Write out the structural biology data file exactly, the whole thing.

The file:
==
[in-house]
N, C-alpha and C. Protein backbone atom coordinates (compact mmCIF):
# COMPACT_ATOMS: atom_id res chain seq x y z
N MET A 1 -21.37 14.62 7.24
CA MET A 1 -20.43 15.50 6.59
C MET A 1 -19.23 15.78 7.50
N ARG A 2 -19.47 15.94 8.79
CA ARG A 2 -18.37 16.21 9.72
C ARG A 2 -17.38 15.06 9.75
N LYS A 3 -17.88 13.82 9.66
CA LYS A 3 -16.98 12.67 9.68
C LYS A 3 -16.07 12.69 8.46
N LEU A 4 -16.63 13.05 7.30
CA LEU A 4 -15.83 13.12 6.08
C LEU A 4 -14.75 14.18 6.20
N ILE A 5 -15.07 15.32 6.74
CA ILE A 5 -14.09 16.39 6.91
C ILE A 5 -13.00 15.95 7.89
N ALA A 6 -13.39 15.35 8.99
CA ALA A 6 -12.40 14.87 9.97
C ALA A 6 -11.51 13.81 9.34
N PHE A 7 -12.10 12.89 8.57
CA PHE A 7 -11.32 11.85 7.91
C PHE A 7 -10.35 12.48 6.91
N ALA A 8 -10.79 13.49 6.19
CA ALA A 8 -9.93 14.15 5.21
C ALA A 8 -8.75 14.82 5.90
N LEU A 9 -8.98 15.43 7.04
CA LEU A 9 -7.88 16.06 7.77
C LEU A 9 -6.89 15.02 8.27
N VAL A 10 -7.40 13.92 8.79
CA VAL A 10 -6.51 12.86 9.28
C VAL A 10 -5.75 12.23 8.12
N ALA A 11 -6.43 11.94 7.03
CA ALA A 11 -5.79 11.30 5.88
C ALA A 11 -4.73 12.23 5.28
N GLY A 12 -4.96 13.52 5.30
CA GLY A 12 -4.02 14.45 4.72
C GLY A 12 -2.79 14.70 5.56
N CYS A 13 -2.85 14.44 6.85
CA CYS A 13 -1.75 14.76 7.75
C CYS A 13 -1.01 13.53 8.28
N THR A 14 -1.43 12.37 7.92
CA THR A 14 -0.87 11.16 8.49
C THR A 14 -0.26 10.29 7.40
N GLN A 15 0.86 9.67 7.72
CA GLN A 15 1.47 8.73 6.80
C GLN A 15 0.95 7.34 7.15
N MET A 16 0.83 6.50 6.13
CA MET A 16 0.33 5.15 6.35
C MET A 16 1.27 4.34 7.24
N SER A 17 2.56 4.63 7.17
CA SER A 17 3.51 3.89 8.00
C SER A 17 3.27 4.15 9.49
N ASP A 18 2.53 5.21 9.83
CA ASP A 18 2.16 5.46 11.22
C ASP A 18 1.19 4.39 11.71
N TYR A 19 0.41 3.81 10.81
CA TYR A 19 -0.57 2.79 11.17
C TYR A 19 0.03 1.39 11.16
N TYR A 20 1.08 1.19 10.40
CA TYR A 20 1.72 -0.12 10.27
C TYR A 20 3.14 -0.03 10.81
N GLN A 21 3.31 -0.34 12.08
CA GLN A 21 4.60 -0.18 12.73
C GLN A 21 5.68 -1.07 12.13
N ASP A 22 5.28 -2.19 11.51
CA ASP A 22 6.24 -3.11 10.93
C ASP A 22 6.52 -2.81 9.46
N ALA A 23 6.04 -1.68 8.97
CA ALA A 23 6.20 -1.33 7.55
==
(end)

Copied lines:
[in-house]
N, C-alpha and C. Protein backbone atom coordinates (compact mmCIF):
# COMPACT_ATOMS: atom_id res chain seq x y z
N MET A 1 -21.37 14.62 7.24
CA MET A 1 -20.43 15.50 6.59
C MET A 1 -19.23 15.78 7.50
N ARG A 2 -19.47 15.94 8.79
CA ARG A 2 -18.37 16.21 9.72
C ARG A 2 -17.38 15.06 9.75
N LYS A 3 -17.88 13.82 9.66
CA LYS A 3 -16.98 12.67 9.68
C LYS A 3 -16.07 12.69 8.46
N LEU A 4 -16.63 13.05 7.30
CA LEU A 4 -15.83 13.12 6.08
C LEU A 4 -14.75 14.18 6.20
N ILE A 5 -15.07 15.32 6.74
CA ILE A 5 -14.09 16.39 6.91
C ILE A 5 -13.00 15.95 7.89
N ALA A 6 -13.39 15.35 8.99
CA ALA A 6 -12.40 14.87 9.97
C ALA A 6 -11.51 13.81 9.34
N PHE A 7 -12.10 12.89 8.57
CA PHE A 7 -11.32 11.85 7.91
C PHE A 7 -10.35 12.48 6.91
N ALA A 8 -10.79 13.49 6.19
CA ALA A 8 -9.93 14.15 5.21
C ALA A 8 -8.75 14.82 5.90
N LEU A 9 -8.98 15.43 7.04
CA LEU A 9 -7.88 16.06 7.77
C LEU A 9 -6.89 15.02 8.27
N VAL A 10 -7.40 13.92 8.79
CA VAL A 10 -6.51 12.86 9.28
C VAL A 10 -5.75 12.23 8.12
N ALA A 11 -6.43 11.94 7.03
CA ALA A 11 -5.79 11.30 5.88
C ALA A 11 -4.73 12.23 5.28
N GLY A 12 -4.96 13.52 5.30
CA GLY A 12 -4.02 14.45 4.72
C GLY A 12 -2.79 14.70 5.56
N CYS A 13 -2.85 14.44 6.85
CA CYS A 13 -1.75 14.76 7.75
C CYS A 13 -1.01 13.53 8.28
N THR A 14 -1.43 12.37 7.92
CA THR A 14 -0.87 11.16 8.49
C THR A 14 -0.26 10.29 7.40
N GLN A 15 0.86 9.67 7.72
CA GLN A 15 1.47 8.73 6.80
C GLN A 15 0.95 7.34 7.15
N MET A 16 0.83 6.50 6.13
CA MET A 16 0.33 5.15 6.35
C MET A 16 1.27 4.34 7.24
N SER A 17 2.56 4.63 7.17
CA SER A 17 3.51 3.89 8.00
C SER A 17 3.27 4.15 9.49
N ASP A 18 2.53 5.21 9.83
CA ASP A 18 2.16 5.46 11.22
C ASP A 18 1.19 4.39 11.71
N TYR A 19 0.41 3.81 10.81
CA TYR A 19 -0.57 2.79 11.17
C TYR A 19 0.03 1.39 11.16
N TYR A 20 1.08 1.19 10.40
CA TYR A 20 1.72 -0.12 10.27
C TYR A 20 3.14 -0.03 10.81
N GLN A 21 3.31 -0.34 12.08
CA GLN A 21 4.60 -0.18 12.73
C GLN A 21 5.68 -1.07 12.13
N ASP A 22 5.28 -2.19 11.51
CA ASP A 22 6.24 -3.11 10.93
C ASP A 22 6.52 -2.81 9.46
N ALA A 23 6.04 -1.68 8.97
CA ALA A 23 6.20 -1.33 7.55